From one of our most powerful writers, a work of stunning frankness about losing a daughter. Richly textured with bits of her own childhood and married life with her husband, John Gregory Dunne, and daughter, Quintana Roo, this new book by Joan Didion examines her thoughts, fears, and doubts regarding having children, illness, and growing old.
Blue Nights opens on July 26, 2010, as Didion thinks back to Quintana’s wedding in New York seven years before. Today would be her wedding anniversary. This fact triggers vivid snapshots of Quintana’s childhood—in Malibu, in Brentwood, at school in Holmby Hills. Reflecting on her daughter but also on her role as a parent, Didion asks the candid questions any parent might about how she feels she failed, either because cues were not taken or perhaps displaced. “How could I have missed what was clearly there to be seen?” Finally, perhaps we all remain unknown to each other. Seamlessly woven in are incidents Didion sees as underscoring her own age, something she finds hard to acknowledge, much less accept.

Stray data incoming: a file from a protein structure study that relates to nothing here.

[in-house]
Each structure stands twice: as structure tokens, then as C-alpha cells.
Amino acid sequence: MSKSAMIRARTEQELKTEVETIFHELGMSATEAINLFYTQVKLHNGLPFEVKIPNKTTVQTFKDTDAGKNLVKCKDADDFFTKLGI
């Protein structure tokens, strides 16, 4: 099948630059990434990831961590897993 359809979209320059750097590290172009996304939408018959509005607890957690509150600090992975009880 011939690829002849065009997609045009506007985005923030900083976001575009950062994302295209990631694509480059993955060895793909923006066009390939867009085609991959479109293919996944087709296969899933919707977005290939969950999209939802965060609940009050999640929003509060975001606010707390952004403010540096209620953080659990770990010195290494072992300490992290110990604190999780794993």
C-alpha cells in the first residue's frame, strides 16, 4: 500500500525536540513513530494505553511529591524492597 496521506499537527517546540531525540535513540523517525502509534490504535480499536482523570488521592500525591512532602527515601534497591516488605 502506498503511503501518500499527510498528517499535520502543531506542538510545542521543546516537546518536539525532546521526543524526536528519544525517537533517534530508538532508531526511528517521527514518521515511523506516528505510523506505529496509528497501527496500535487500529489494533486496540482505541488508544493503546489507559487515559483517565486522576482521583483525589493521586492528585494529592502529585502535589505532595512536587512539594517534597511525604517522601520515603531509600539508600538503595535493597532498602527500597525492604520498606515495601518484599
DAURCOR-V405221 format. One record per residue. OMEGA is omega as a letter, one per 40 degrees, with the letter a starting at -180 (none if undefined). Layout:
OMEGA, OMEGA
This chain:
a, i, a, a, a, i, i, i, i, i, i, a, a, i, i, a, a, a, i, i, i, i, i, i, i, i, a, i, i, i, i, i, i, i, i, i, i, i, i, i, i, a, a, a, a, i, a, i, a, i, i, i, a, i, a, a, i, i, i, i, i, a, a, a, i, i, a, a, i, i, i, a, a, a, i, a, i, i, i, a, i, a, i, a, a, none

Blue Nights—the long, light evening hours that signal the summer solstice, “the opposite of the dying of the brightness, but also its warning”—like The Year of Magical Thinking before it, is an iconic book of incisive and electric honesty, haunting and profoundly moving.
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Extremely moving memoir, well-narrated
- Doggy Bird
Didion makes you live in her skin
Joan Didion is the dominant character in the book. It is through her eyes that you see her daughter, her husband, parents and others of her circle. You feel as much as if you are in her skin as if it was a fictional tale with her being the fictional narrator.
Didion is a great writer. I am sure the book would be excellent in print form. Farr is a very good narrator. I was so sorry that the book was over.
I think it was the repetition, including the repitition of Quintana's remembered questions of her adoptive mother,
- D. Littman